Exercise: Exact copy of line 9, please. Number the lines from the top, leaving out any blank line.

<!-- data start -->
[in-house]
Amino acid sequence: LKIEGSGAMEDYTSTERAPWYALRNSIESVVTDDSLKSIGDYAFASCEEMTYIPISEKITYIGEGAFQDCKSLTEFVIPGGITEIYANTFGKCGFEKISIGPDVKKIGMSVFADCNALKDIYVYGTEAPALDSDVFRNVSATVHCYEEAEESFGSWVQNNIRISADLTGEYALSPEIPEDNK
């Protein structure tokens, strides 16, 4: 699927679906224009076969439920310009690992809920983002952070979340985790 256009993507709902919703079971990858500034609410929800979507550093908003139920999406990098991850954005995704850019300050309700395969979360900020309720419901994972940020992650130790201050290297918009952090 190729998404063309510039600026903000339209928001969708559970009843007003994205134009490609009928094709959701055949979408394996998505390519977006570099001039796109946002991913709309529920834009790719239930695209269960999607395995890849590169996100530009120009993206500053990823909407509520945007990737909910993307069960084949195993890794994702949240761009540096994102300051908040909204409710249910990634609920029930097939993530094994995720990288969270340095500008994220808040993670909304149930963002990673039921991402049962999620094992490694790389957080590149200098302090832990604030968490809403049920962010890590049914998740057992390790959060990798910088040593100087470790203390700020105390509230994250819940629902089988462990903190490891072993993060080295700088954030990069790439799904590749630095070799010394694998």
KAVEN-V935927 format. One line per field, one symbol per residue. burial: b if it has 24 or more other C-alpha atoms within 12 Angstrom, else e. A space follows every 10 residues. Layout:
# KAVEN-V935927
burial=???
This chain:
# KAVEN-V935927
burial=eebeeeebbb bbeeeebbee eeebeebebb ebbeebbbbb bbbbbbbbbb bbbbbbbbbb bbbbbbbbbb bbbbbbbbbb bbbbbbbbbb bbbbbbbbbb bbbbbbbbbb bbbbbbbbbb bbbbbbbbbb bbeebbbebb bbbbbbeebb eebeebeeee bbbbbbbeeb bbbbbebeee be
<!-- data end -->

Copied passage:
burial=eebeeeebbb bbeeeebbee eeebeebebb ebbeebbbbb bbbbbbbbbb bbbbbbbbbb bbbbbbbbbb bbbbbbbbbb bbbbbbbbbb bbbbbbbbbb bbbbbbbbbb bbbbbbbbbb bbbbbbbbbb bbeebbbebb bbbbbbeebb eebeebeeee bbbbbbbeeb bbbbbebeee be